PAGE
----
“These influences may force decisions on care that lead to the omission of some necessary activities. as a result, nurses may be pushed to practice in ways they know to be unsafe—performing an incomplete skin prep, for example—or they may fear retaliation for adhering to standards they know should be maintained.”
So what does practicing surgical conscience actually look like? a few examples of following surgical conscience include:
Calling a break in the sterile field, even if it means having to tear down and set up a case again. “Suppose the sterile field on a complicated case becomes contaminated— not grossly, but someone just brushes against it,” says Still. “Nurses may hesitate to tear down the sterile field so as not to waste money or cause delays. But even if they just think they saw a sterile contamination, nurses should halt movement and have the issue corrected.”
Calling a surgical “time out.”
Groah notes that collective surgical conscience is demonstrated by participation in the surgical time out that’s mandated by the Joint Commission and fostered by AORN and its collaborating partners.
“The surgical time out is one activity on a checklist that includes the safety checks outlined in the World Health organization’s (WHo) Surgical Safety Checklist, and it also meets the safety checks within the Joint Commission’s universal Protocol,” she says.
“AORN and the american College of Surgeons were included in the discussions that resulted in the development of the checklist.”
Not taking shortcuts. according to Groah, there is a heavy emphasis on efficiency of or management at many hospitals today. “This can lead to unrealistic expectations on the part of hospital administrators with regard to or turnaround time, and efficiency can become more important than doing things the right way.”
Conducting proper counting of instruments, needles and sponges is one area where shortcuts can be tempting, but also deadly. In fact, retained surgical items are the most frequent and costly surgical “never event” and the number one Sentinel Event reported to the Join Commission. AORN’s recommended practice is that these should be counted before and after all surgical procedures, Groah says. “you can’t take shortcuts here, even if it’s just a small case.”
Speaking up—even when it’s difficult. This is the most challenging part of following surgical conscience for many perioperative nurses. “unfortunately, some surgeons and or staff members can be demanding, rude and even hateful, and nurses are sometimes afraid to stand up to them,” Still says. “If anyone on the surgical team observes anything that could be harmful to the patient or the procedure’s outcome, he or she needs to speak up and not be afraid of rocking the boat.”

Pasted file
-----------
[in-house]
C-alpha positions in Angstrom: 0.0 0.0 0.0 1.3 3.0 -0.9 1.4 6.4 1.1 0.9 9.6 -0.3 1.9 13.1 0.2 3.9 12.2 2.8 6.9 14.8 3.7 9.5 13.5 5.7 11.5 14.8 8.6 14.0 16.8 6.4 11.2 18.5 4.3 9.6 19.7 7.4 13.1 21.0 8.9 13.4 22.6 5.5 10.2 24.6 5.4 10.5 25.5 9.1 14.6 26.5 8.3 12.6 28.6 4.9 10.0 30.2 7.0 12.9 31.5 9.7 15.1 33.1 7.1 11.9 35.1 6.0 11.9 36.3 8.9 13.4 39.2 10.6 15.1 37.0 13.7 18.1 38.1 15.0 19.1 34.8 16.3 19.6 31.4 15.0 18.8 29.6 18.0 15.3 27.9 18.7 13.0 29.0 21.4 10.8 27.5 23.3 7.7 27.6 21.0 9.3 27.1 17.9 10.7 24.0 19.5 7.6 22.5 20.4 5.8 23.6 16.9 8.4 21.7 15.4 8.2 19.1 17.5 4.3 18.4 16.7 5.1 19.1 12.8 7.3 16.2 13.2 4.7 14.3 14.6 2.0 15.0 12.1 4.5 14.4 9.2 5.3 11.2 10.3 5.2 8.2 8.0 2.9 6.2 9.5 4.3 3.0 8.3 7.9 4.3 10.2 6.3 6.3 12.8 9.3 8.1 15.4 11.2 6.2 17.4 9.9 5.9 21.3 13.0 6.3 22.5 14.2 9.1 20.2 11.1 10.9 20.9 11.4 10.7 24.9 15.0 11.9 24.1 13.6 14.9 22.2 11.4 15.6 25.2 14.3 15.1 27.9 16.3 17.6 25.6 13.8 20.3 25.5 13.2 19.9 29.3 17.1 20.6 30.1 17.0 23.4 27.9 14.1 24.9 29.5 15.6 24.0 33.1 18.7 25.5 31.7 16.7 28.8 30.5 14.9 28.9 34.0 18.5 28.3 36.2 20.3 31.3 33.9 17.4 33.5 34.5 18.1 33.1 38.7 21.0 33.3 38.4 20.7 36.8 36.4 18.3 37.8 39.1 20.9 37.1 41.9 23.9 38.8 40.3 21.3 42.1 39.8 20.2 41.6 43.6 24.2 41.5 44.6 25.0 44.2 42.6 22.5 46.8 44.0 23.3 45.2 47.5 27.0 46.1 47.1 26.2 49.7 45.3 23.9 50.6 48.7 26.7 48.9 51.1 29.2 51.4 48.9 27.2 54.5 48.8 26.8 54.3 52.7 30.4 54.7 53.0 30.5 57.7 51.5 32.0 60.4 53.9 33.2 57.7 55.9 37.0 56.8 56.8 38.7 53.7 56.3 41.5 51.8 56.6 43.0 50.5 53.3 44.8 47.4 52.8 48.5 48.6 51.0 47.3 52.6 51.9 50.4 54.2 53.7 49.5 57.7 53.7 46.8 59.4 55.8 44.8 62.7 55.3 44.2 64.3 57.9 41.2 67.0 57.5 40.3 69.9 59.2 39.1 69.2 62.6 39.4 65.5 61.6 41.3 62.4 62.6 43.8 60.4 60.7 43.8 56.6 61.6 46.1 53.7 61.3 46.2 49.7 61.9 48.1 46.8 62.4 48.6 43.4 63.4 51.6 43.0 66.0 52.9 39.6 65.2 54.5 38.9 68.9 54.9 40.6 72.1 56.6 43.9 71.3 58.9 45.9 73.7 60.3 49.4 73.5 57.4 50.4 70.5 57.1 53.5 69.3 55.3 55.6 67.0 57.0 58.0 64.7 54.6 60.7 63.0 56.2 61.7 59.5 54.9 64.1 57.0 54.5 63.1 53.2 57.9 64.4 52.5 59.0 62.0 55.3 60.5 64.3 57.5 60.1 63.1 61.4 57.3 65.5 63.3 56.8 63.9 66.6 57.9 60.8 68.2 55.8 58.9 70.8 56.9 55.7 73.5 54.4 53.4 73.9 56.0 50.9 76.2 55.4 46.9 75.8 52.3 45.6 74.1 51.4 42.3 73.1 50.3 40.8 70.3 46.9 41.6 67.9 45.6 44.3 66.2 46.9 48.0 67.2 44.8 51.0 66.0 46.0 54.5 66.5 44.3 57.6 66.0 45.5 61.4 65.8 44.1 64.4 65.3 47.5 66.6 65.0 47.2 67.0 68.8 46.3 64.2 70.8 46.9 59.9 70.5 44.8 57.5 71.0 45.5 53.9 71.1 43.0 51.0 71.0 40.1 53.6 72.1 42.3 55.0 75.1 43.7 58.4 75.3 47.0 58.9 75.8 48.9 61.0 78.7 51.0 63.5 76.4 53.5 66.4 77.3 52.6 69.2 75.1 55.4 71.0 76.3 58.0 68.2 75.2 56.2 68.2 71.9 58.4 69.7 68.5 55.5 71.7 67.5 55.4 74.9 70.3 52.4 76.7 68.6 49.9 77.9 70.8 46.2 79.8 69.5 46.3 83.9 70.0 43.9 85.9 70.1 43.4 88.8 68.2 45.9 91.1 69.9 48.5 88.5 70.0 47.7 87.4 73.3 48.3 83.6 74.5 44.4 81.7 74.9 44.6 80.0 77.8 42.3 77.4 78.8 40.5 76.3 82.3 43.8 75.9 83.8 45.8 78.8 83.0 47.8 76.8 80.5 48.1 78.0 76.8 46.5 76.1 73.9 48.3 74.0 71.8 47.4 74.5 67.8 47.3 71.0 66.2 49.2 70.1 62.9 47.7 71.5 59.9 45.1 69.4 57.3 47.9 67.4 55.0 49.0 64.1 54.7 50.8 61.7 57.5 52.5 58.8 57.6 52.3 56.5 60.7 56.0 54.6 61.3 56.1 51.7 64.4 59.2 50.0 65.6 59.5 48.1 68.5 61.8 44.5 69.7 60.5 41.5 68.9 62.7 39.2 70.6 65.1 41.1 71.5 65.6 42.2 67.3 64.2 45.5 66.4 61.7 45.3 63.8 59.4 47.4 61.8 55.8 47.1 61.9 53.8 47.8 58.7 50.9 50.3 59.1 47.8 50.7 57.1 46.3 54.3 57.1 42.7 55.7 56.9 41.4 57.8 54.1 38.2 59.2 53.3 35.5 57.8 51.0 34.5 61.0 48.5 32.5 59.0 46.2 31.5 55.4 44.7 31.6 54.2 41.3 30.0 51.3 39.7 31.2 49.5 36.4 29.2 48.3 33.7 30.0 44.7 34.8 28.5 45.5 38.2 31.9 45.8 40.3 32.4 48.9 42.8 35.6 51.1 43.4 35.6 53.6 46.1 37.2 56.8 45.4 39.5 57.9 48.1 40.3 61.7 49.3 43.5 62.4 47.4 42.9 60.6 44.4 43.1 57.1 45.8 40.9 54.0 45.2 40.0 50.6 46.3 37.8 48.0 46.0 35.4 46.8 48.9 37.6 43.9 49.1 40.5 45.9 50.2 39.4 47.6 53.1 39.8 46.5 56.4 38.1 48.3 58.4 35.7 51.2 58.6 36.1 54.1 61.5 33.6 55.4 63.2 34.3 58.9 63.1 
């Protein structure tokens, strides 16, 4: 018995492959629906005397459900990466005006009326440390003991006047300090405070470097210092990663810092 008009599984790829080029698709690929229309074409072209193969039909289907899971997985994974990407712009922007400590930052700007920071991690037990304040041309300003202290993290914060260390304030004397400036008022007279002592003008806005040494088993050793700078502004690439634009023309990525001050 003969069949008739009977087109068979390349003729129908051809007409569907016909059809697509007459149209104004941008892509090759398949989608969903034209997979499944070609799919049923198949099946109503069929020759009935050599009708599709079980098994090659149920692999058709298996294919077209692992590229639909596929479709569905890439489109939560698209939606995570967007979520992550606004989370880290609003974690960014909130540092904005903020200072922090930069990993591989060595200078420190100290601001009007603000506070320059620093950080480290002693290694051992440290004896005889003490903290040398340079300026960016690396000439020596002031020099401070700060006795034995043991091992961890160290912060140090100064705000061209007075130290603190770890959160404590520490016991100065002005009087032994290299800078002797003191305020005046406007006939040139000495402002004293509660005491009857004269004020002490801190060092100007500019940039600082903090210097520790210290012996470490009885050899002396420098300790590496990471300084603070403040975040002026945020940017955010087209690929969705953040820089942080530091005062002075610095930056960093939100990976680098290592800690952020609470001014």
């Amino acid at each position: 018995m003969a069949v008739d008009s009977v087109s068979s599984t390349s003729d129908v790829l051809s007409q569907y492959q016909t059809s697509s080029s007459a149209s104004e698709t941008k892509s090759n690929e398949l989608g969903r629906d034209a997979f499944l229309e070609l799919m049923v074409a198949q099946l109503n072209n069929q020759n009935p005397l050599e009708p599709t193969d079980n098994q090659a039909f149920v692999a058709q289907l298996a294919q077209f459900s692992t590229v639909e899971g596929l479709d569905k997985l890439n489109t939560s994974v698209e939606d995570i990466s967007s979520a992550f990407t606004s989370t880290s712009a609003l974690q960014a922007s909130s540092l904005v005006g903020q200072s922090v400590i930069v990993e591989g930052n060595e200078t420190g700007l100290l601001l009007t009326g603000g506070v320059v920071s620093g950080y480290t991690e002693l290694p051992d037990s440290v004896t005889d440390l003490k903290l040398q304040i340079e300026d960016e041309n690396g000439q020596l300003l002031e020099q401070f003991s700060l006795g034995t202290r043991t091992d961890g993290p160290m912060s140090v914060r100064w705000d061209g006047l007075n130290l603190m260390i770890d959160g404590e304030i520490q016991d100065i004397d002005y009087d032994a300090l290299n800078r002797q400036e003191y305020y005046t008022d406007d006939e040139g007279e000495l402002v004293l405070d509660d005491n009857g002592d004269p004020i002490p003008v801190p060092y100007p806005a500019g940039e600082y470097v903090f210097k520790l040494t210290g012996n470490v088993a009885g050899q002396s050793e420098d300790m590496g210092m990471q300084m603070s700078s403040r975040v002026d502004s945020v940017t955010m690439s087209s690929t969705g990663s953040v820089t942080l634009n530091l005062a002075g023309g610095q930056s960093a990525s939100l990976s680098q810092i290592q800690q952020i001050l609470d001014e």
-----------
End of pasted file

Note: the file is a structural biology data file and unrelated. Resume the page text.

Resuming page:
The Silent Treatment, a comprehensive study conducted by AORN, VitalSmarts and the american association of Critical Care Nurses (AACN), makes clear the extent of this problem. Eighty-five percent of the nurses who responded to the survey said they had been in a situation where a safety tool warned them of a problem. However, more than half (58 percent) said they either felt it was unsafe to speak up or they were unable to get others to listen.
Promoting Surgical Conscience
Education and leading by example are two of the keys to helping promote surgical conscience. “By demonstrating surgical conscience in action and verbalizing it to student nurses, perioperative nurses can show student nurses how to be strong patient advocates and uphold the highest nursing values,” Groah says.
“Perioperative nurses must make sure that all members of the surgical team understand the consequences that can arise from not exercising their surgical conscience, such as post-operative infections that can lead to long hospital stays,” adds Brown. “We must educate all team members that it’s o.k. to speak out and assure them that they will not be reprimanded for being a patient advocate.”